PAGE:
In the course of our journey through the Gospel of John, we’re examining the seven statements Jesus made from the cross. Last week we looked at Jesus’ fourth statement. (See previous post The 7 Statements of Jesus from the Cross: Statement 4 (God has a Problem))
Today we’ll look at Jesus’ fifth statement from the cross:
After this, Jesus, knowing that all was now finished, said (to fulfill the Scripture),
“I thirst.”John 19:28
How Far Jesus Descended
“I thirst,” Jesus said, to fulfill the scripture from the prophetic Psalm 22:15 and also Psalm 69:21. But he also said it, I believe, because like many in the midst of the process of dying, Jesus was thirsty. It speaks of his human condition because this is such a universal human experience. Every person on the planet experiences thirst, whether black or white, man or woman, rich or poor. And Jesus here in this moment experiences it too. Jesus is brother to the black person and the poor person and to every person who thirsts. But for Jesus this pain of thirst is made remarkable by the fact that all things were made through him. Which means the oceans of water were made through him, as were the great rivers of the world and every lake and every stream. The clouds that hold great volumes of water, and rain, and mist, and the hydrologic cycle itself: all were made through him. Even the sweetest purest water for drink, from the most pristine spring was made through him. But even though he’s Lord of all, even though without him, not any water was made that was made, even though today a river of life flows from God’s throne where he sits, Jesus humbled himself so dramatically, he submitted himself to the role of servant so completely, that he said, as he hung there on the cross, “I thirst.”
How Much Jesus Loved Us
Jesus, who took upon the sins of the whole world thirsted even as the rich man thirsted when he said to Abraham, “have mercy on me, and send Lazarus to dip the end of his finger in water and cool my tongue, for I am in anguish in this flame.” It was the flame reserved for sinners the rich man anguished in. Even as Jesus thirsted because he bore the weight reserved for sinners. And Abraham answered the rich man and said, “between us and you a great chasm has been fixed.” Without Jesus, every one of us would have thirsted as the rich man, an infinite chasm fixed by our sin, between us and God where the river of life flows. But that chasm has been transcended by the Son of God. His thirst wasn’t just for water but he thirsted for your salvation. And the immense suffering he endured was the only way to quench that thirst.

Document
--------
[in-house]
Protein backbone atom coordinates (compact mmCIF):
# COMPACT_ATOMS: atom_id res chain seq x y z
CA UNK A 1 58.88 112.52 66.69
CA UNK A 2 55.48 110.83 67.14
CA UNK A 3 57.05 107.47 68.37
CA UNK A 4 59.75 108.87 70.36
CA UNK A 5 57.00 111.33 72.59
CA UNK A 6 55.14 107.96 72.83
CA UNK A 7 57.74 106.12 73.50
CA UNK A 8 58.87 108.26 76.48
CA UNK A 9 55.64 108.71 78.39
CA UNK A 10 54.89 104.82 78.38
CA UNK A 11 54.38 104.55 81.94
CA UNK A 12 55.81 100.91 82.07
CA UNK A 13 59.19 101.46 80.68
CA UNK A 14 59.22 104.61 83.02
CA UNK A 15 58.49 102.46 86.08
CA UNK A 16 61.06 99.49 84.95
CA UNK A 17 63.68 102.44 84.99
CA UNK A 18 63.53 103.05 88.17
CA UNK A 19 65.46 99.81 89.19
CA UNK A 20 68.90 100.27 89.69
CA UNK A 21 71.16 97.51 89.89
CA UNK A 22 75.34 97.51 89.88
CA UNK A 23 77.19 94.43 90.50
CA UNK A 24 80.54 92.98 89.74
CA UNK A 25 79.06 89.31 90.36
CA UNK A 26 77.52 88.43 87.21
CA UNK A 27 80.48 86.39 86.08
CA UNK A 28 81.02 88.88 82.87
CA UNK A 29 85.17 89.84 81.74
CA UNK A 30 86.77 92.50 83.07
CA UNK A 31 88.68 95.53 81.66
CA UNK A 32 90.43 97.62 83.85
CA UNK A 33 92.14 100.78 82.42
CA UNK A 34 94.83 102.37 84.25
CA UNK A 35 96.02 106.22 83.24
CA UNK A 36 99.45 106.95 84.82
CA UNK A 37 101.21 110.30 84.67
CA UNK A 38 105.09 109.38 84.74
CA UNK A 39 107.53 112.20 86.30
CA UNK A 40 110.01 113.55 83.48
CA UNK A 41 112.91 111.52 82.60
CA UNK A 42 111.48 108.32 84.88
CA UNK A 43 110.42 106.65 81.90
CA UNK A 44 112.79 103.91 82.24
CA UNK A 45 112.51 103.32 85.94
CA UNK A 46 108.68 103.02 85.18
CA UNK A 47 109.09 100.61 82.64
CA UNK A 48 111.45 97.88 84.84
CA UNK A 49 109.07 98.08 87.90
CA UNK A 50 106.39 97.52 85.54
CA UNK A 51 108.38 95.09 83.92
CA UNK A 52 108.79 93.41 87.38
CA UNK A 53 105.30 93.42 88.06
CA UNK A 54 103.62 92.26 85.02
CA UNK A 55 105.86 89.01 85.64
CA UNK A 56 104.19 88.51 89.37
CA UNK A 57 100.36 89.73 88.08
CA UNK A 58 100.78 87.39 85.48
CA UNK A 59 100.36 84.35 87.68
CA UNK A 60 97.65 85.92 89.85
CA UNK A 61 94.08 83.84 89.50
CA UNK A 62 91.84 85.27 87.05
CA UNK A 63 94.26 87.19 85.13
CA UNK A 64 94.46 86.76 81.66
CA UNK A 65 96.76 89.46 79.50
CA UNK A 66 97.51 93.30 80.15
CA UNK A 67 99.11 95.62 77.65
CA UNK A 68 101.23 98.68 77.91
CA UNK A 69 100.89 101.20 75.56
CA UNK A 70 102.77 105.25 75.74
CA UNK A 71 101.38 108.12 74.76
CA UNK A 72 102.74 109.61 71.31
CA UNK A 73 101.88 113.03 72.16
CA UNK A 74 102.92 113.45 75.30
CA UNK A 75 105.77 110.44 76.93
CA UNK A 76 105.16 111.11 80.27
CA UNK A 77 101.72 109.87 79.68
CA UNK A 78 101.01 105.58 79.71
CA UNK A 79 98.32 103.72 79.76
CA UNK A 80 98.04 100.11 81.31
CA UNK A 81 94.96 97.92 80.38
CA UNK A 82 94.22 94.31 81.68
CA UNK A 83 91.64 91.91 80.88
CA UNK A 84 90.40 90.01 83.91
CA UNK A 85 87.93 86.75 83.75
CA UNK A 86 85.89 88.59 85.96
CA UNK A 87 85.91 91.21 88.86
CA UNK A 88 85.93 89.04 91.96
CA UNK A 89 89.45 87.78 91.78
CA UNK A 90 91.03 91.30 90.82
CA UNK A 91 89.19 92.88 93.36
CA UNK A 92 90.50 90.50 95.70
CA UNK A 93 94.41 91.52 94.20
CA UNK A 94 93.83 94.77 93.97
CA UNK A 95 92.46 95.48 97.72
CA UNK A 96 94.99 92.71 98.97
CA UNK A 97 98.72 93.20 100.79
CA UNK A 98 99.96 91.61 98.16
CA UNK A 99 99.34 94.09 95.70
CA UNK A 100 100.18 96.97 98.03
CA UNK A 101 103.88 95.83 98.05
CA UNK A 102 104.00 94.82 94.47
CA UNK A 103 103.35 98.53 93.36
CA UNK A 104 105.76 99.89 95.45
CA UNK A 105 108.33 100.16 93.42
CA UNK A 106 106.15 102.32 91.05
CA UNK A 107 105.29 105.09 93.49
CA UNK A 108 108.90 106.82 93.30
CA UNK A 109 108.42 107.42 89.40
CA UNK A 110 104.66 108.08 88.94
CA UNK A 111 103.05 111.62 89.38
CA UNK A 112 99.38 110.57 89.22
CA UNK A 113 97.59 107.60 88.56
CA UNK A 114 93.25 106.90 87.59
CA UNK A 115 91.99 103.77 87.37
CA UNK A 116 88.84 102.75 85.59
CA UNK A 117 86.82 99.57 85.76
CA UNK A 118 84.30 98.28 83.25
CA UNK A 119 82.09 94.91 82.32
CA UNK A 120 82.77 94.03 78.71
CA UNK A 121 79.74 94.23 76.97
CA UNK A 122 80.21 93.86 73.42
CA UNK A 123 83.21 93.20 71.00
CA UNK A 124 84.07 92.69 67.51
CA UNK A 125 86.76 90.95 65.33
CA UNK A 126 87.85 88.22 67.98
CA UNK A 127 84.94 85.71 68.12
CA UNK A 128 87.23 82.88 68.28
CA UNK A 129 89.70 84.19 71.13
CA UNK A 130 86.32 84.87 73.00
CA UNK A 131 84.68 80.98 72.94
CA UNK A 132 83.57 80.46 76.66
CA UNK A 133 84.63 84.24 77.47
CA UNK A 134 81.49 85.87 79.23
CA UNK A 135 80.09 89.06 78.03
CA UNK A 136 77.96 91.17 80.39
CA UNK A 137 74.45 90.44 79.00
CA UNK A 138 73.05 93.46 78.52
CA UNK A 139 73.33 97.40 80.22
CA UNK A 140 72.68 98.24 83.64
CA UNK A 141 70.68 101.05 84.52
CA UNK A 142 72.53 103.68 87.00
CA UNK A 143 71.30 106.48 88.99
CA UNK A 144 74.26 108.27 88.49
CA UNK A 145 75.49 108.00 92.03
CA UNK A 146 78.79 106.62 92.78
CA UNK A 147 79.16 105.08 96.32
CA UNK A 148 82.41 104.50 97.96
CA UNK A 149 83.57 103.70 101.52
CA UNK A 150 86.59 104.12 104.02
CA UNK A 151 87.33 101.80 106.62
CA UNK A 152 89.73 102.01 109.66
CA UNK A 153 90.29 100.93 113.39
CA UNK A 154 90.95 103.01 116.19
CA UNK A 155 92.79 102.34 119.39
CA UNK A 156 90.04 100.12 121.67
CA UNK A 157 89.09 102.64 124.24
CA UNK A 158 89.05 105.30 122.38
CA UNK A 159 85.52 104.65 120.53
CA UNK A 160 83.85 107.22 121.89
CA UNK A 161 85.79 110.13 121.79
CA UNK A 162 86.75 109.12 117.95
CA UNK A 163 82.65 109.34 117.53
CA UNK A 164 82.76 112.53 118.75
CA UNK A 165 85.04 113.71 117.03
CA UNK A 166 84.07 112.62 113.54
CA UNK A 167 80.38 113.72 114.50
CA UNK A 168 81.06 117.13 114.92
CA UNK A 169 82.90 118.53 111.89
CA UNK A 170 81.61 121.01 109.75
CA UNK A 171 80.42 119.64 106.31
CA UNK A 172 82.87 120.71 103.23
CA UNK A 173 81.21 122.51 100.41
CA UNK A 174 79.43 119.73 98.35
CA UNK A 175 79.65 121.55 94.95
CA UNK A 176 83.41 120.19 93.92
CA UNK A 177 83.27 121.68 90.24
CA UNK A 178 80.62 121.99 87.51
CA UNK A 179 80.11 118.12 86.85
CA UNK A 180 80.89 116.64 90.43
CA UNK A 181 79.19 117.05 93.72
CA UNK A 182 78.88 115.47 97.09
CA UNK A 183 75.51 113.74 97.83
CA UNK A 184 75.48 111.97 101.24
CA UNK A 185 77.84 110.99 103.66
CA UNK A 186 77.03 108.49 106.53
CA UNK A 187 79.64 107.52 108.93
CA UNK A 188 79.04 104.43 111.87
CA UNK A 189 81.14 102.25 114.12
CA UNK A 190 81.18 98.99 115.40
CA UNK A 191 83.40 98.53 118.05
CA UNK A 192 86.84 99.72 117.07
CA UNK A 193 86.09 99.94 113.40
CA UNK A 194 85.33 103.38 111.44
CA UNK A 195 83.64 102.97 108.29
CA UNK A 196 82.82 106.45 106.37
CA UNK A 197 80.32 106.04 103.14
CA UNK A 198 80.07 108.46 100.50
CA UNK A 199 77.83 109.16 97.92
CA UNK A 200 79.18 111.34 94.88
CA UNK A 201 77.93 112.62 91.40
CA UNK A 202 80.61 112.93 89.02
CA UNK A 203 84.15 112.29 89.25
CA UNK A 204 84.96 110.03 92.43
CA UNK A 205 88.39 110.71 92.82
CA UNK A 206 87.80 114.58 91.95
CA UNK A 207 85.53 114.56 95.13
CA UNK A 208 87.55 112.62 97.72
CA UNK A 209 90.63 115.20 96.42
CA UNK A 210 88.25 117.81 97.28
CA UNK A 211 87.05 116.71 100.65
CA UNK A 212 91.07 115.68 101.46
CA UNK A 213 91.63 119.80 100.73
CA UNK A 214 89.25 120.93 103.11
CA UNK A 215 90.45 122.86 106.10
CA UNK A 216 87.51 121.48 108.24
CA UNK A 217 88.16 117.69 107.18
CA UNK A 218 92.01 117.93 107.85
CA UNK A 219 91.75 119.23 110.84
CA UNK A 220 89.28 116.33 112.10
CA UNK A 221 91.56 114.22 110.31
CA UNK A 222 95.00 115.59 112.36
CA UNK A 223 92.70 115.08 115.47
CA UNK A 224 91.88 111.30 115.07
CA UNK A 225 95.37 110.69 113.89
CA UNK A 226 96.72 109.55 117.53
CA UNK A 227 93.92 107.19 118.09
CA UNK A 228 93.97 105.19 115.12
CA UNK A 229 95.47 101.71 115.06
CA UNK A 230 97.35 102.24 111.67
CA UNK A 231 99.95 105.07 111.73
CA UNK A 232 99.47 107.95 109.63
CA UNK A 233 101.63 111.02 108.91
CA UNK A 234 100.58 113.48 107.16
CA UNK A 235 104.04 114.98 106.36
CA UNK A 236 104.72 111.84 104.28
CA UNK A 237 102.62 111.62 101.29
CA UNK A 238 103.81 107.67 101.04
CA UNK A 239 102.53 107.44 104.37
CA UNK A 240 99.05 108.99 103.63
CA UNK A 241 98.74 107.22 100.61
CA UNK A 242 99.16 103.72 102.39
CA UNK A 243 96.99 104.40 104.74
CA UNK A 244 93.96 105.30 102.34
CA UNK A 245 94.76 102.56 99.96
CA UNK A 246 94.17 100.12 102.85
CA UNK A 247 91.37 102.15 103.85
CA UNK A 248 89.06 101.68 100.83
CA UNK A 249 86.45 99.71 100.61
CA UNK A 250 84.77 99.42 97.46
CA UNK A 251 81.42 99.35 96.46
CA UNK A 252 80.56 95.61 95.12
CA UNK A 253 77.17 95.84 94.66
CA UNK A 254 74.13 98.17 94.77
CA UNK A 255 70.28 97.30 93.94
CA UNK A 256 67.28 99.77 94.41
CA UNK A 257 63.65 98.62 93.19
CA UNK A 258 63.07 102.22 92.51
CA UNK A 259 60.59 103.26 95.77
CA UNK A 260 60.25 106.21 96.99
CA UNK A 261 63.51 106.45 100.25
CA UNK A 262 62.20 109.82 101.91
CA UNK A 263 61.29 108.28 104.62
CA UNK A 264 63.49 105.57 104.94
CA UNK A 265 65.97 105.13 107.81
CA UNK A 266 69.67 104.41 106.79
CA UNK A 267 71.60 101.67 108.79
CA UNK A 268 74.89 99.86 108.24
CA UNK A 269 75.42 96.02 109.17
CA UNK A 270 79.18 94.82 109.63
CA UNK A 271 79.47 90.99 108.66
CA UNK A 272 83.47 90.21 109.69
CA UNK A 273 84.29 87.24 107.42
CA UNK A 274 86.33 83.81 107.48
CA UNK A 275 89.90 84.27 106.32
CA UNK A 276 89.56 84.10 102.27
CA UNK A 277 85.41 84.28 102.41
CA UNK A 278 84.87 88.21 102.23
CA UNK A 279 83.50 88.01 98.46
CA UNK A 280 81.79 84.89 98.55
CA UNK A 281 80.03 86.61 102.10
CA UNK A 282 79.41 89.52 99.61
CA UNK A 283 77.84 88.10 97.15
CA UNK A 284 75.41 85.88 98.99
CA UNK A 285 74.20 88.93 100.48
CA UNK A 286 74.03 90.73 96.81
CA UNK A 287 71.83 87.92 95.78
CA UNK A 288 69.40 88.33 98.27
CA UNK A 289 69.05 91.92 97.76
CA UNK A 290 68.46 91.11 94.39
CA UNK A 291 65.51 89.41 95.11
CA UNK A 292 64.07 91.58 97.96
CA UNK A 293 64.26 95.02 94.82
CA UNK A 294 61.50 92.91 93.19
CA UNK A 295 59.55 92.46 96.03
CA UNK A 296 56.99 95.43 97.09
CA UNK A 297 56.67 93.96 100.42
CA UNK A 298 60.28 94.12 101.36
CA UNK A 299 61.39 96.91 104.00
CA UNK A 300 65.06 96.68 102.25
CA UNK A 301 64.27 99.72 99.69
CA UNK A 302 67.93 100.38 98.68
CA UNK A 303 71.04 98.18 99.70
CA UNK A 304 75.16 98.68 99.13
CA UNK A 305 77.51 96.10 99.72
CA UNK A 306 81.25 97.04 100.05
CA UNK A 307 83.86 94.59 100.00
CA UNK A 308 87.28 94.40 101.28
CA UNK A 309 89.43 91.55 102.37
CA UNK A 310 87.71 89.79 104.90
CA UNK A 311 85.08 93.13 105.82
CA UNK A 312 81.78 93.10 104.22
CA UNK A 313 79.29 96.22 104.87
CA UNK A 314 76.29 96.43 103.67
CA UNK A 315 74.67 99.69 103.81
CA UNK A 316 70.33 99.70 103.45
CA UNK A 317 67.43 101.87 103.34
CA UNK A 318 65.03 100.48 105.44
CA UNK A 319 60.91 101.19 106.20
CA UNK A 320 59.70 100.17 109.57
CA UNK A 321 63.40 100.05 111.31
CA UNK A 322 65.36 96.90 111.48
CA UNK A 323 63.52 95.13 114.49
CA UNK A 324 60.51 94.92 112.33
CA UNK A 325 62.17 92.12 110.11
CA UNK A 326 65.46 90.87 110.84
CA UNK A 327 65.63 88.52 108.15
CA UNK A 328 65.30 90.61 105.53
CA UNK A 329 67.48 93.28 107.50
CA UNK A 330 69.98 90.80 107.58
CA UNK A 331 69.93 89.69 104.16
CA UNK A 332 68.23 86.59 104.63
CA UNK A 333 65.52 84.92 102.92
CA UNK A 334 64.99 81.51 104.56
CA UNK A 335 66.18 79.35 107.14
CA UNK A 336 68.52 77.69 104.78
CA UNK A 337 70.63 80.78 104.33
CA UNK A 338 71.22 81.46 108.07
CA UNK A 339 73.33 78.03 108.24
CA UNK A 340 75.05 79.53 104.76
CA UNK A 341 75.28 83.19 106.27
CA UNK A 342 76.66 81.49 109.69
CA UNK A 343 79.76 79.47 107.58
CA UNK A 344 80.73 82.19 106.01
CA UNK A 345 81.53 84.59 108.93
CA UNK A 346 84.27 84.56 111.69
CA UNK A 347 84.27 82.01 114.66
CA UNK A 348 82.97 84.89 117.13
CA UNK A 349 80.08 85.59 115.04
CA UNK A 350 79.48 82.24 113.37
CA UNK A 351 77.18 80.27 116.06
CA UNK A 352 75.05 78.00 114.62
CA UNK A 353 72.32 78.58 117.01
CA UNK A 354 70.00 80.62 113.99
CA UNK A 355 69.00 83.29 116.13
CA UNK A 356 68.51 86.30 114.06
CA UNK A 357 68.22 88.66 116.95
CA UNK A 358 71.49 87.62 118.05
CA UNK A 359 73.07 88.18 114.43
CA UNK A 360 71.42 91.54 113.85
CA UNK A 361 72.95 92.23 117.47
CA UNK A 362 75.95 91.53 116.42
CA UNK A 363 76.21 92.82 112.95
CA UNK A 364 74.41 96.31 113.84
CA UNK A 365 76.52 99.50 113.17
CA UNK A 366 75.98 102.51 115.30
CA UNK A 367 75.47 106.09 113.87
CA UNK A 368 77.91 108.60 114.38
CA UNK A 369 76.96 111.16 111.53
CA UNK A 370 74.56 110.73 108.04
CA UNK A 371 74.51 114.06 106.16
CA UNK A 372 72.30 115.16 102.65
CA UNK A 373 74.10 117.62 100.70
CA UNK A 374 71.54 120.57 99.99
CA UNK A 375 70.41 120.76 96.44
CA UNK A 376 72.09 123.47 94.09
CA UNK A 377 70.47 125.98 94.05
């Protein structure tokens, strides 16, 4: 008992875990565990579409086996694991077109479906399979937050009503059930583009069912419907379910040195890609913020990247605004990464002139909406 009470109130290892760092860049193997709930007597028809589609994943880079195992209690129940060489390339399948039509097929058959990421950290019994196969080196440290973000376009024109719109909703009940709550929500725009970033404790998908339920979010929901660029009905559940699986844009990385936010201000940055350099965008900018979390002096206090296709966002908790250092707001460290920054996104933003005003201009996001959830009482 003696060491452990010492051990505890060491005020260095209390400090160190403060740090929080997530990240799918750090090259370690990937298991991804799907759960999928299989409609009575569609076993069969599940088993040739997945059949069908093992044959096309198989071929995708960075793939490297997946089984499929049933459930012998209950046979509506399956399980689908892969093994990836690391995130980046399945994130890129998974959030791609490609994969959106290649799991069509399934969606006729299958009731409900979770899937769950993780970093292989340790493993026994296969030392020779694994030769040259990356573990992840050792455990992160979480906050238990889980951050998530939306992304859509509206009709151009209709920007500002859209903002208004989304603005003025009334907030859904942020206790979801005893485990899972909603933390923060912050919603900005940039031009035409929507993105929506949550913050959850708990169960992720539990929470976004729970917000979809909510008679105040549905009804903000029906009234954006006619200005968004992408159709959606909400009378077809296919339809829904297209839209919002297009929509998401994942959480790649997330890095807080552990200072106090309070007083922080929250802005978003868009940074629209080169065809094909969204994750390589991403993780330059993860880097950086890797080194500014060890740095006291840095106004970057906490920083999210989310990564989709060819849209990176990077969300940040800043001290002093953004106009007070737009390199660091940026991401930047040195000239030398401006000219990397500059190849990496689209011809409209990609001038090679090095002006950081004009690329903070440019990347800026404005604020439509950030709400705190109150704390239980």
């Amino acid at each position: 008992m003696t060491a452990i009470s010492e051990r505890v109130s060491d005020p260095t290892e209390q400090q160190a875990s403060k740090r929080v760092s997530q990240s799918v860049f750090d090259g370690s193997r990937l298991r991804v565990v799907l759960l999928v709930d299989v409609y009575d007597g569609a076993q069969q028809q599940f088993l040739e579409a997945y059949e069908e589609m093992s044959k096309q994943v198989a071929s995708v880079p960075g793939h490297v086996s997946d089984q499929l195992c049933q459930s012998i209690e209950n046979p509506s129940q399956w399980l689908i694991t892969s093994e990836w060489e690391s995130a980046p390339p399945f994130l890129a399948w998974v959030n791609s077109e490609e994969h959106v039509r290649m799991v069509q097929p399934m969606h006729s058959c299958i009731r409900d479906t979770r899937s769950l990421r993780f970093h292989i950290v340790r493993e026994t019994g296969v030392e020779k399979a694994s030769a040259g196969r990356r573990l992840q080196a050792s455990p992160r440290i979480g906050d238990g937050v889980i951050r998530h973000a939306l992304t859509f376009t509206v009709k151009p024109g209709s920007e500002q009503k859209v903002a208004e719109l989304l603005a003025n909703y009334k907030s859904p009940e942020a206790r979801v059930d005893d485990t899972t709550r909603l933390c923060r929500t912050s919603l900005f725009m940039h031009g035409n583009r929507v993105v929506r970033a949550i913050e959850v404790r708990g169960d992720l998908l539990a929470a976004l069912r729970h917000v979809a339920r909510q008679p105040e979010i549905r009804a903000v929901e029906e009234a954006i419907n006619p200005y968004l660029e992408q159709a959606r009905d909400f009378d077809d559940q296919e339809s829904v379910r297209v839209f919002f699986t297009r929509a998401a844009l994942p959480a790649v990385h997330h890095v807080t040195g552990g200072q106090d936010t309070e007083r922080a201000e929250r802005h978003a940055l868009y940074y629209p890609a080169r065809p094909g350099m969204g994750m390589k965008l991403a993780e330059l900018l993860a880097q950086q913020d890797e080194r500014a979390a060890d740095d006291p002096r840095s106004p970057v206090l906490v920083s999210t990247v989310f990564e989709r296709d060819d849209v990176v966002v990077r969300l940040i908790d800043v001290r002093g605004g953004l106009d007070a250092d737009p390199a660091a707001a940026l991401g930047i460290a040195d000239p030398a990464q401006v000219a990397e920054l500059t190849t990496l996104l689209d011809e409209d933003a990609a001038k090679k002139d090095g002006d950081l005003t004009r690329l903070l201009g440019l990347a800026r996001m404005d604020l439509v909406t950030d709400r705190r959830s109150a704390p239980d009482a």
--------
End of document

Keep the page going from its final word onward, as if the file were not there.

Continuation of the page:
How Much Jesus is Like You
My hope is the next time you’re thinking to yourself, or saying out loud, “I’m thirsty,” you remember how sacred those words are. My hope is you remember how Jesus himself said those words when he experienced the thirst we find in this world. Living here on planet earth is so hard sometimes. We lose our jobs. We lose our significant others. We lose our health. People we love die. We’re forced to move or forced out of any home altogether. We experience injustice. But Jesus feels compassion for you because Jesus experienced the human condition. The next time you feel anxious remember the great drops of blood that came from Jesus’ forehead when he anguished in the garden before they came to arrest him. The next time you lose someone to death or divorce remember how he cried from the cross as he hung there dying, “My God, my God, why have You forsaken me?” The next time you’re betrayed remember how Jesus was betrayed by his close friend Judas. The next time you’re wronged remember how Jesus was wronged by the envious leaders of his day, tried before Pilate, found innocent, but crucified anyway. The next time someone kneels on your neck remember how Jesus was nailed to the cross. What I’m saying here is that Jesus understands. He knows your frailties and suffering. He intentionally humbled himself and made the line of his life to be parallel with yours.
The next time you’re suffering, I hope you’ll remember these words from Charles Spurgeon.
The arrow which has lately pierced you, my brother, was first stained with his blood. The cup of which you’re made to drink, though it be very bitter, bears the mark of his lips about its brim. He has traversed the mournful way before you, and every footprint you leave in the sodden soil is stamped side by side with his. Let the sympathy of Christ, then, be fully believed in and deeply appreciated, since he said,
Can I give you my best advice? My best advice to anyone who’s experiencing anxiety, or depression, or great suffering is to remember these words from Spurgeon, and fall on your face and pray to the One who knows what you’re going through.
In Jesus’ name.
This blog post was inspired by Jesus’ statement from the cross, “I thirst” and by Charles Spurgeon’s excellent sermon delivered on Lord’s Day Morning, April 14, 1878, at the Metropolitan Tabernacle, Newington
Image of Christ on the Cross between Two Thieves by Peter Paul Rubens via Wikimedia Commons — Public Domain